If you or someone you love is at risk for stroke, you probably have read up on what stroke entails. In doing so, you have probably gathered a wealth of information. Some sources might contradict each other. Unfortunately, although fewer Americans are dying from strokes each year, the myths surrounding them are still louder than facts. If you’ve heard some of these myths yourself, it’s important to discover the truth.

Myth 1: Only Extremely High Blood Pressure Causes Strokes

This would be good news if it were true. However, you don’t have to have a sudden extreme spike in blood pressure to have a stroke. In fact, untreated hypertension  is a leading cause of stroke. The blockage that comes along with high blood pressure can very easily block blood vessels that lead fresh blood to the brain. The blockage alone can cause an ischemic stroke, which accounts for 90% of strokes. If the vessel bursts, it can cause a hemorrhagic stroke.

To reduce your risk of stroke, it’s important to monitor your blood pressure. Many people at risk choose to keep a blood pressure monitor in their homes.

Myth 2: Strokes Affect Mostly Men and the Elderly

Strokes do not discriminate when it comes to age and gender. Even babies can have strokes. Although this is rare, it is not rare for people in their 30s and 40s to have strokes. In fact, more people in this age bracket are experiencing strokes now than at any other time period.

As for the misconception about men being more at risk than women, it’s well-documented that women not only have a higher risk of experiencing a stroke than men on average, they’re also much more likely to suffer much more serious, long-term effects afterward.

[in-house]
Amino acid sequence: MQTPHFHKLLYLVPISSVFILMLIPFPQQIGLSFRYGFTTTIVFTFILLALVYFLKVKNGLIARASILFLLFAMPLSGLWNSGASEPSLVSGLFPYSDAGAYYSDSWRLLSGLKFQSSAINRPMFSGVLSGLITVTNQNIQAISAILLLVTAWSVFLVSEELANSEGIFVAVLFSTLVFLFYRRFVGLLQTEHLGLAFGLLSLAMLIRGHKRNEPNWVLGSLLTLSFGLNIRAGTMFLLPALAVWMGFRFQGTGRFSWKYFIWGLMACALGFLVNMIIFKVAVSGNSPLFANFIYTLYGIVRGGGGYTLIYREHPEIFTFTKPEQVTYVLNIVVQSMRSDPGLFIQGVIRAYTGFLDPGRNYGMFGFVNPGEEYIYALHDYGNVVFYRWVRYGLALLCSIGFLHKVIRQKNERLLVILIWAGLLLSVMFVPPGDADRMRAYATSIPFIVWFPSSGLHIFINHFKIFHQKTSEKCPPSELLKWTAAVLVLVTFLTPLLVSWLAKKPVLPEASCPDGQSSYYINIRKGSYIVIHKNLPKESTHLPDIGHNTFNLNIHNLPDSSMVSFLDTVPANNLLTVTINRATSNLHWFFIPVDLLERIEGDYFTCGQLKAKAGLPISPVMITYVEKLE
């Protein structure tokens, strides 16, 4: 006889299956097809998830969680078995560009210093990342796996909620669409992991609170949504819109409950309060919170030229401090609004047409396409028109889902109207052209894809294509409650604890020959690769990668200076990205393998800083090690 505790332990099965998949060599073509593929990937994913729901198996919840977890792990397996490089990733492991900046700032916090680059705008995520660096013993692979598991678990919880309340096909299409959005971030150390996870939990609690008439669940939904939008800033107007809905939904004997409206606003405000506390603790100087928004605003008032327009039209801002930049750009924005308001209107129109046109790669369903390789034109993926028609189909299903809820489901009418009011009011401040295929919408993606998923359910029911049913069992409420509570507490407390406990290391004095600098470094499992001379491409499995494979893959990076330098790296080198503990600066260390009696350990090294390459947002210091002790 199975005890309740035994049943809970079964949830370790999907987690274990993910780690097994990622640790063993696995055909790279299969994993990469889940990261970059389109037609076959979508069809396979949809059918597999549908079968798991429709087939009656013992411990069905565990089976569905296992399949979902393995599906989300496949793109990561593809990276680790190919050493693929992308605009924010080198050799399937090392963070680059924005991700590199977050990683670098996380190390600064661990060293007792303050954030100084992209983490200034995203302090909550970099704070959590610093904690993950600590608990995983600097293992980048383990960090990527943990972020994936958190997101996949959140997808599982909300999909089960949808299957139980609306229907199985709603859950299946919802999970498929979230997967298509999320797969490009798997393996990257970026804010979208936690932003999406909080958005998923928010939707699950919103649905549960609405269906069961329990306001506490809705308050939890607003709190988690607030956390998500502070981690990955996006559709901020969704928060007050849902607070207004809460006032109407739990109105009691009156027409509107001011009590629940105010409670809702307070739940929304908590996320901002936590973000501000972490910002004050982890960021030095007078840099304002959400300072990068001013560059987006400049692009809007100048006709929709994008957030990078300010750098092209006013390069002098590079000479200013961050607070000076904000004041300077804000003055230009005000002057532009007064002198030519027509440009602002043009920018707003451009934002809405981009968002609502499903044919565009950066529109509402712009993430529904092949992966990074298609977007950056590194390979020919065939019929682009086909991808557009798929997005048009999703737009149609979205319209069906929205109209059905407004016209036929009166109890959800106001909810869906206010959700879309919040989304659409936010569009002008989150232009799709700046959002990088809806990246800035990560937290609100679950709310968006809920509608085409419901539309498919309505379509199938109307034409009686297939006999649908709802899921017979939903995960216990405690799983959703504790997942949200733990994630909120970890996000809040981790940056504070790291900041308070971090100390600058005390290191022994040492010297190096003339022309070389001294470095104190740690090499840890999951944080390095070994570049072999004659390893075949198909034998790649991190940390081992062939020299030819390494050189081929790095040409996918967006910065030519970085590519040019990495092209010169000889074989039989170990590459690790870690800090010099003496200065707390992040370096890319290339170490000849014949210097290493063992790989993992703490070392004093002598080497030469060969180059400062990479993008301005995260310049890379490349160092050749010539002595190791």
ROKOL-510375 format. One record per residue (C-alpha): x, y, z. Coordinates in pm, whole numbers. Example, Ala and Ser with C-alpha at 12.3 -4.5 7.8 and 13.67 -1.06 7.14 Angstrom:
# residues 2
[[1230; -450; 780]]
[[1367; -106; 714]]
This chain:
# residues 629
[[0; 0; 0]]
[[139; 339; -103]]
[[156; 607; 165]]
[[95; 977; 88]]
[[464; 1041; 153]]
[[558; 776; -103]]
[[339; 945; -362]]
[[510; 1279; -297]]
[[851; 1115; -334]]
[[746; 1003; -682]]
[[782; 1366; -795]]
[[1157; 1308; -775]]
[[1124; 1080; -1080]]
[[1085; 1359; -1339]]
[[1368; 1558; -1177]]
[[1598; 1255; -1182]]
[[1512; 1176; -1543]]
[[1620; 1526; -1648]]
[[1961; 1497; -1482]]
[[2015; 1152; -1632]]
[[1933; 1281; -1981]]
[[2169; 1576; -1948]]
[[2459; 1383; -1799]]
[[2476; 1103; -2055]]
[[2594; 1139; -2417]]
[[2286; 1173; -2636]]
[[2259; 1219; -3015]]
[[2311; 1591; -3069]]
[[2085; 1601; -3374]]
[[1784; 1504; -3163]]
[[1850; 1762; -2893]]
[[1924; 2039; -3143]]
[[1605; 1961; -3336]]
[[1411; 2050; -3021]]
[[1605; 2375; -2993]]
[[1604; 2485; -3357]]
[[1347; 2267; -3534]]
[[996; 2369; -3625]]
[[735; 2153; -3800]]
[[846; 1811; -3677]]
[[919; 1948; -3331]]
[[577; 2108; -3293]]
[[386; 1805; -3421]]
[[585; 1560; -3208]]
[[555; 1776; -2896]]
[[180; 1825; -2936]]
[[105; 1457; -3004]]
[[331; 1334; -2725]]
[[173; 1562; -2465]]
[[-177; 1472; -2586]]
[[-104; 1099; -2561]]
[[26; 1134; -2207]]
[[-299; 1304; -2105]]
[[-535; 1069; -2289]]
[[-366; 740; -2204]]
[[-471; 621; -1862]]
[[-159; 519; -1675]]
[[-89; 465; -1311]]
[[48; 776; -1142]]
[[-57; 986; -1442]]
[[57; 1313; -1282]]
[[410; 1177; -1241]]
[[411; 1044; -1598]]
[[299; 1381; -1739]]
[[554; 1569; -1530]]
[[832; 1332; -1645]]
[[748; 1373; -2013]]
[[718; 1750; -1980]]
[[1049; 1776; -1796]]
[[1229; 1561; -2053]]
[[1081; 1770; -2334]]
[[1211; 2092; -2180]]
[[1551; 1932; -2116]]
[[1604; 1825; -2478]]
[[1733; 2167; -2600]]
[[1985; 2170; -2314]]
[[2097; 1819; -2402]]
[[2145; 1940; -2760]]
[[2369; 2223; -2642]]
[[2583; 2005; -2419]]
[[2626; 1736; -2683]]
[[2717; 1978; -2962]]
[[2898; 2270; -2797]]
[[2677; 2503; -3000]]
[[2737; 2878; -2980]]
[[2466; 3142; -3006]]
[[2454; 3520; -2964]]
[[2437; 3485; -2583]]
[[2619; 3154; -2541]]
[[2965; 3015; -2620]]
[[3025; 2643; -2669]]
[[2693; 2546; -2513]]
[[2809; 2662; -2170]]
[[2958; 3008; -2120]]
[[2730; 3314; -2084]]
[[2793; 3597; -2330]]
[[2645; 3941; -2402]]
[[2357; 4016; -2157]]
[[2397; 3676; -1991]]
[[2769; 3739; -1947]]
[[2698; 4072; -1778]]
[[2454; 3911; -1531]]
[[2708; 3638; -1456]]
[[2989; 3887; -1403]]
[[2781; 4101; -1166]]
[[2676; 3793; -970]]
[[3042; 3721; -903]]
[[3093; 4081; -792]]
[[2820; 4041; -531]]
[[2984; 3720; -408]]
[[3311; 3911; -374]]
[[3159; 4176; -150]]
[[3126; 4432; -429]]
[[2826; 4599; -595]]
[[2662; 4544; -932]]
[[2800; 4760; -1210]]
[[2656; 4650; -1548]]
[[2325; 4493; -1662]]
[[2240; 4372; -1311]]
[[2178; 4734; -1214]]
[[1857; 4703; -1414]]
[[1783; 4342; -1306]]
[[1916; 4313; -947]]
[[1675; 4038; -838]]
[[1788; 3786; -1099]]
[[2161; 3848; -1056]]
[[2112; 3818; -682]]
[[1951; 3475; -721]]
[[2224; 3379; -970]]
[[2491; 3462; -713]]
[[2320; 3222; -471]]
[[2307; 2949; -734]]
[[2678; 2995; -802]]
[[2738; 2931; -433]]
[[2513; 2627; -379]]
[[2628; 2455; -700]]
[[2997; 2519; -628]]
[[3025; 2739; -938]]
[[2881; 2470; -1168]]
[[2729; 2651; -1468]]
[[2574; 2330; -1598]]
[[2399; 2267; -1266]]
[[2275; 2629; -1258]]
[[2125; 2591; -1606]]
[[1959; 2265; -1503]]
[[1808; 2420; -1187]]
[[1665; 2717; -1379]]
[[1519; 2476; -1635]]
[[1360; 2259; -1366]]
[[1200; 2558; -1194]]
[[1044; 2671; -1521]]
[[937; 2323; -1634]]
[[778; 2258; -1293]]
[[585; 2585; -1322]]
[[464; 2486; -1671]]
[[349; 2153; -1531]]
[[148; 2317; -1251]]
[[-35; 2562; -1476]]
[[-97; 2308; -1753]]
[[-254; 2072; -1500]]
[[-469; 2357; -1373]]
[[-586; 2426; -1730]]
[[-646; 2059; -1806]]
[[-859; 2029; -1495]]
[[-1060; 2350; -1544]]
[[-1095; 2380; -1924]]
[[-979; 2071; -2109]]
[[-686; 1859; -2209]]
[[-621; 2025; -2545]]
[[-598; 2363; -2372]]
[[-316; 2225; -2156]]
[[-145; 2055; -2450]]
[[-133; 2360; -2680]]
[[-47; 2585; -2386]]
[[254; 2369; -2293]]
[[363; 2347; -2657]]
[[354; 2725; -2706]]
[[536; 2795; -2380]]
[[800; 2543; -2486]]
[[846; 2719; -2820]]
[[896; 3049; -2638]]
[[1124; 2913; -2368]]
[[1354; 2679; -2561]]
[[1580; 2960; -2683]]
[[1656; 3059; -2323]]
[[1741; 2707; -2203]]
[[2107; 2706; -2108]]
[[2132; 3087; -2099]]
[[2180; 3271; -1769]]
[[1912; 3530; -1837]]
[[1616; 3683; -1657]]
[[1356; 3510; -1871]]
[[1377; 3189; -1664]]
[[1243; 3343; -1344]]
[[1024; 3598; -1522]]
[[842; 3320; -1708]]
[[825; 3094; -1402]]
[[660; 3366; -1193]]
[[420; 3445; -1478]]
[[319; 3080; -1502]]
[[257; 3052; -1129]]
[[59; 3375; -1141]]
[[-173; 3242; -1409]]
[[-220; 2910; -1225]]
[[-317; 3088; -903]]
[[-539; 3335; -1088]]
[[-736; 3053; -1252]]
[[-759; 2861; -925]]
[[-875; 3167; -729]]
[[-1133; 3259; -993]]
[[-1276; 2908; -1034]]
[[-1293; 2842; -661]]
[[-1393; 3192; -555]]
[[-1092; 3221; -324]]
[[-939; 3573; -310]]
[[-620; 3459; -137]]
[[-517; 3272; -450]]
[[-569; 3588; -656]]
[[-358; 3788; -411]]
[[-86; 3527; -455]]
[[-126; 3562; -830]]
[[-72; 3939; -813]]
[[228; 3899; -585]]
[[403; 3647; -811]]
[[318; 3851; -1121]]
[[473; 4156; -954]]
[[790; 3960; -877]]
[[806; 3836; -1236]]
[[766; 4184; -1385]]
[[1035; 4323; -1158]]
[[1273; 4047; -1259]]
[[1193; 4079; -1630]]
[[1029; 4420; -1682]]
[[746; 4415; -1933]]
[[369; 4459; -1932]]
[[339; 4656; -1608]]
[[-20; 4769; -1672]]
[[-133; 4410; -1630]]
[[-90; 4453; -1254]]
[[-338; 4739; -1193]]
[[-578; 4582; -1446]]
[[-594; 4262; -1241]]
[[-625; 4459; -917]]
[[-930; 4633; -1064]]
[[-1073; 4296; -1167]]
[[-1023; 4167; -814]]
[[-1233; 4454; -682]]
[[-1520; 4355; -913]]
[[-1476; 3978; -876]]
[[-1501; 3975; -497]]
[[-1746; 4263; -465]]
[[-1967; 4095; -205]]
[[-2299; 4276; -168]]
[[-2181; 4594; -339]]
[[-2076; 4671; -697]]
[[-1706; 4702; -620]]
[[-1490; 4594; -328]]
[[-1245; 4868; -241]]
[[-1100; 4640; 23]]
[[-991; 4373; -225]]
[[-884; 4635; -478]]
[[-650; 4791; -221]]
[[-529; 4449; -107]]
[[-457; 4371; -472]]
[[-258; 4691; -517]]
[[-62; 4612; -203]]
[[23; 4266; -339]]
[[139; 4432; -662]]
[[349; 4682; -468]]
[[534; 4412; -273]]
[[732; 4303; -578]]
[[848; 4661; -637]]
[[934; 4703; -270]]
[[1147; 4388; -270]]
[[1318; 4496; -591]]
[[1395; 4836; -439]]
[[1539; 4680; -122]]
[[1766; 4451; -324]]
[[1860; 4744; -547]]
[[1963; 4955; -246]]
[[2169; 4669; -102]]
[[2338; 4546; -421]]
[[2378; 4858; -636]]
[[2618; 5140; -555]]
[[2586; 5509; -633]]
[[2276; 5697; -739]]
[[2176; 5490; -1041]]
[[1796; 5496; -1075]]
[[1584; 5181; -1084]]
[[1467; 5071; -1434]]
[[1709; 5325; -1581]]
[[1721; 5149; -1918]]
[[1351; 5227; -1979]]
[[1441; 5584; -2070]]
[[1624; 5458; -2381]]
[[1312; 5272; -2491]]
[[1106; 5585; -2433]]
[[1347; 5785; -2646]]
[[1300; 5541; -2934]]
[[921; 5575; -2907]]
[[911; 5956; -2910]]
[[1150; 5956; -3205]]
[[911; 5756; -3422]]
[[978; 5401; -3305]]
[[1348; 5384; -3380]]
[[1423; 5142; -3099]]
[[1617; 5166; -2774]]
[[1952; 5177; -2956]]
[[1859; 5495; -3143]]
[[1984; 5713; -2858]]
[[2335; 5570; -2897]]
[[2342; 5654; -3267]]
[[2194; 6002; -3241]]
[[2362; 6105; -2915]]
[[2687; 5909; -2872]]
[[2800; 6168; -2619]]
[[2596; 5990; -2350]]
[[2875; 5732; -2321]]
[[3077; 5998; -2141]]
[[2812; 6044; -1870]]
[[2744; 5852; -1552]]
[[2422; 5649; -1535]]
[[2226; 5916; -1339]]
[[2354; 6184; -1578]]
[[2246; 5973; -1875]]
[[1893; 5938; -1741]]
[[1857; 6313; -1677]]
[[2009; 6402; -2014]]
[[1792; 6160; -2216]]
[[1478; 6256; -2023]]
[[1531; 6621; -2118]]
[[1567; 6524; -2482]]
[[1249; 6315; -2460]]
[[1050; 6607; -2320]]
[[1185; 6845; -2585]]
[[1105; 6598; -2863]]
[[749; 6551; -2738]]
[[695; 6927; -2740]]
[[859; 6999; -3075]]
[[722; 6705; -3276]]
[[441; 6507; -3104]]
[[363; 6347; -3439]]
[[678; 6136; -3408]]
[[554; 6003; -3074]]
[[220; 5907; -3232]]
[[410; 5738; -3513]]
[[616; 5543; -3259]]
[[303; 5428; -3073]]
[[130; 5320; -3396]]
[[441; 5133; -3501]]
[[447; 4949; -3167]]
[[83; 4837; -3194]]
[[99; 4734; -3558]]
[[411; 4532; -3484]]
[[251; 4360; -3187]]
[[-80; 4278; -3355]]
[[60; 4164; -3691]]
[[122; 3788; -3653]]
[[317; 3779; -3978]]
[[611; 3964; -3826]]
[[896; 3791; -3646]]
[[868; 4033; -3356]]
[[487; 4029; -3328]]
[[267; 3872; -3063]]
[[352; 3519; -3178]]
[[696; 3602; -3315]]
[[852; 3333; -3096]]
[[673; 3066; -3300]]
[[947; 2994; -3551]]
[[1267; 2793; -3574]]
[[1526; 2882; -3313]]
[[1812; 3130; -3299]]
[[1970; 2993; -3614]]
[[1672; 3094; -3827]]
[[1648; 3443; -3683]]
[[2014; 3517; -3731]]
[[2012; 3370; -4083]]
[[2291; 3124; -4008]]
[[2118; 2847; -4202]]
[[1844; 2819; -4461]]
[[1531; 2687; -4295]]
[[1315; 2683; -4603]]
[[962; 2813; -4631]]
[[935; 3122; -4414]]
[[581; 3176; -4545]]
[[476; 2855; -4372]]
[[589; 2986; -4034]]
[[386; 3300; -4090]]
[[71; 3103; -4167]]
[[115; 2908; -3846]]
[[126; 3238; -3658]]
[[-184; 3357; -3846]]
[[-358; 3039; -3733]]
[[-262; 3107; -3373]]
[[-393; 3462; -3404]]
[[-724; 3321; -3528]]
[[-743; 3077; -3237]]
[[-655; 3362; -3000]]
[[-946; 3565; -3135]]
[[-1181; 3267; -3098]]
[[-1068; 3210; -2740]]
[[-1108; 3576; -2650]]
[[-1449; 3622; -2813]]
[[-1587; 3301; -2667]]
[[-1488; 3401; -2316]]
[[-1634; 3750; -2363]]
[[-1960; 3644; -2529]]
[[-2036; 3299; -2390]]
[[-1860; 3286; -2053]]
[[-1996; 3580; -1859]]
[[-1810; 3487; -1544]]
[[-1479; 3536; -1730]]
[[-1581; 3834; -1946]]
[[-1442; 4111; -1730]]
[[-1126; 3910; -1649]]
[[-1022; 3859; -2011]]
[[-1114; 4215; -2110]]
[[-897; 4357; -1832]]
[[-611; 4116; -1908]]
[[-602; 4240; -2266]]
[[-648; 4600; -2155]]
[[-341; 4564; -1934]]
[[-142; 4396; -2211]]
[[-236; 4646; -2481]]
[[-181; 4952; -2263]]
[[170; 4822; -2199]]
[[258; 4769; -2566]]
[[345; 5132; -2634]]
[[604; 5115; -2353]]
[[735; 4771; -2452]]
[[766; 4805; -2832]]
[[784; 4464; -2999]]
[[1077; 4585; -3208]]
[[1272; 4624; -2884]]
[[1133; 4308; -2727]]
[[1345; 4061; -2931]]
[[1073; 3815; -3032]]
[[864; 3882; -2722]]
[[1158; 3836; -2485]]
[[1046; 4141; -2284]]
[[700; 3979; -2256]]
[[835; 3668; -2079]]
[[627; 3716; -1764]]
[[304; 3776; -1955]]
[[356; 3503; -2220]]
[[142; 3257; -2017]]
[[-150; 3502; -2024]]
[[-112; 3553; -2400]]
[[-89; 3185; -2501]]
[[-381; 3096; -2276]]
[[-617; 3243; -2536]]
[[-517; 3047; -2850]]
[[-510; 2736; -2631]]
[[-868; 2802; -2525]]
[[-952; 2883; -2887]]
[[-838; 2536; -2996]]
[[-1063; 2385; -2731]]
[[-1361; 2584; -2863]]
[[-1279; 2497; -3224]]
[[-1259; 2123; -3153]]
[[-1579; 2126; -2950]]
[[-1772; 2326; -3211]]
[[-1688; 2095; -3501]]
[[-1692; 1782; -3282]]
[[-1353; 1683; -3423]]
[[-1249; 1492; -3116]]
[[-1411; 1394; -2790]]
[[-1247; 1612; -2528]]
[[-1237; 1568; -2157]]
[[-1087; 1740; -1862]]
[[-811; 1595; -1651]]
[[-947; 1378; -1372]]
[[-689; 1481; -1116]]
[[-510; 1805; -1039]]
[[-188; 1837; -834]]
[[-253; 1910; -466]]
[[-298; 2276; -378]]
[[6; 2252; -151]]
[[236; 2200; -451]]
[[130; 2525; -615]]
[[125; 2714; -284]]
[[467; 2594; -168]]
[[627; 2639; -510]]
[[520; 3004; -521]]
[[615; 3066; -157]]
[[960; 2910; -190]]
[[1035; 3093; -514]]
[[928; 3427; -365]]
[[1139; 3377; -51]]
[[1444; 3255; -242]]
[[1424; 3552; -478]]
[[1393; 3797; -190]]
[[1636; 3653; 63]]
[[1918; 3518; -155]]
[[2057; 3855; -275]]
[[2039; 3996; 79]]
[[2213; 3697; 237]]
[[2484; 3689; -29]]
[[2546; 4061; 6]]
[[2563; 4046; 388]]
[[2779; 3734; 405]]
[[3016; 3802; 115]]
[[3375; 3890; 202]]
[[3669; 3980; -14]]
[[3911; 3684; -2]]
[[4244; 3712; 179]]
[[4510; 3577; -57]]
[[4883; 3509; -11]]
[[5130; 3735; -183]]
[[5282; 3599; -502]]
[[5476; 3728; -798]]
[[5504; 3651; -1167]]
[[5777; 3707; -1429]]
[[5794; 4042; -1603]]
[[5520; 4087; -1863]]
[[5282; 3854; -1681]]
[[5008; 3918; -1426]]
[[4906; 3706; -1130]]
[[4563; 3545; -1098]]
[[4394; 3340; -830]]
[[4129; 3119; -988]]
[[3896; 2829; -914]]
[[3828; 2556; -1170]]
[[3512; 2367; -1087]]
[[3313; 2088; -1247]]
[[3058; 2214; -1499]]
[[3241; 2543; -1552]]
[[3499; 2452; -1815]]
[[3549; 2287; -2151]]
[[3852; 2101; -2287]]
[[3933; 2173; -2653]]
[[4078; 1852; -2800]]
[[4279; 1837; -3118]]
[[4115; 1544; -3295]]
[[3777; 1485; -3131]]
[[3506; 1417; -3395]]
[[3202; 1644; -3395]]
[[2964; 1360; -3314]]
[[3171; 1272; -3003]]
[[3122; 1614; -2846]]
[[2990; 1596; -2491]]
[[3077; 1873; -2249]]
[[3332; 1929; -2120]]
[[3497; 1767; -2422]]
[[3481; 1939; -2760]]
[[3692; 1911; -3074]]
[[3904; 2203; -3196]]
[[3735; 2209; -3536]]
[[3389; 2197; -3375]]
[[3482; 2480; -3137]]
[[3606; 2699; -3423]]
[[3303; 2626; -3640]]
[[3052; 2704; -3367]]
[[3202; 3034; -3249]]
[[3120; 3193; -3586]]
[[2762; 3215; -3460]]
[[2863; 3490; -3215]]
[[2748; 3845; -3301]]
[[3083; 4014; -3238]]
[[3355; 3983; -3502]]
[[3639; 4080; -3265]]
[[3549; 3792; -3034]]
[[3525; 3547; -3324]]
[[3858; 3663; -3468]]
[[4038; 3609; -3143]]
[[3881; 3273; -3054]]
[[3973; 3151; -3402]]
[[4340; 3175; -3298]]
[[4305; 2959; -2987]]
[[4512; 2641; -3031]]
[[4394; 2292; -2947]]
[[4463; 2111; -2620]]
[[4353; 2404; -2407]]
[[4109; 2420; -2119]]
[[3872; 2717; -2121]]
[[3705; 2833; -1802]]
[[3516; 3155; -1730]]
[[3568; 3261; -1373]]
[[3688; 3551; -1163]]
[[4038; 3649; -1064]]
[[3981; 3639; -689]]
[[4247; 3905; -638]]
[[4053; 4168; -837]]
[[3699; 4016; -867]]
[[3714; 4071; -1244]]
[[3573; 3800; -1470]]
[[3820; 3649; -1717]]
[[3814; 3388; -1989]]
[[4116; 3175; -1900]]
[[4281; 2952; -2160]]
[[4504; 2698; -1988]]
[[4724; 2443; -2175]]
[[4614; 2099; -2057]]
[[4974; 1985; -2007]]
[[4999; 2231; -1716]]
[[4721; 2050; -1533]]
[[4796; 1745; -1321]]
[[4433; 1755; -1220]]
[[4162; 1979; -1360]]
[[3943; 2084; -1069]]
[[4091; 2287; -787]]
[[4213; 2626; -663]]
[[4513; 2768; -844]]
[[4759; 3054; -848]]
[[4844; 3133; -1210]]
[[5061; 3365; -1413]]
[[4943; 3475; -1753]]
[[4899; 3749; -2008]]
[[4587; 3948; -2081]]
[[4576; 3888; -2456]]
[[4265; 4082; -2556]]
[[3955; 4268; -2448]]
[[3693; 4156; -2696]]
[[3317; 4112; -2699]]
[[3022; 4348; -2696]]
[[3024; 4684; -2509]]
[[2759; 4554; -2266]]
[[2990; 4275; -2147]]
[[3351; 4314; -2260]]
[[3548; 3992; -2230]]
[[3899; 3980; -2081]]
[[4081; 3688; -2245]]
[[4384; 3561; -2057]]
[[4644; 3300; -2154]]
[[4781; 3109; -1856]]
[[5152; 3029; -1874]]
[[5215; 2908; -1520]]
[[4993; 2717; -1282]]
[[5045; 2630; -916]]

People of all ages and genders need to educate themselves about strokes and the risk factors they have as individuals.

Myth 3: Strokes Cannot Be Prevented

This is perhaps the most dangerous misconception about strokes, as it suggests that people are powerless to lessen their risks. A stroke may seem like a sudden event that happens at random, but people typically miss timebombs until they’ve gone off. There are quite a few healthy lifestyle changes that can reduce a person’s risk of having a stroke. Losing weight if overweight, reducing alcohol consumption, lowering blood pressure if determined to have hypertension, smoking cessation, and proper monitoring and management of diabetes are all shown to reduce the risk of having a stroke.


Take charge of your health. If you’d like to learn more about strokes and risk factors you might have, discuss your concerns with your doctor. If you’re determined to be at risk, coming up with a health plan to reduce your risk can make a lot of difference.

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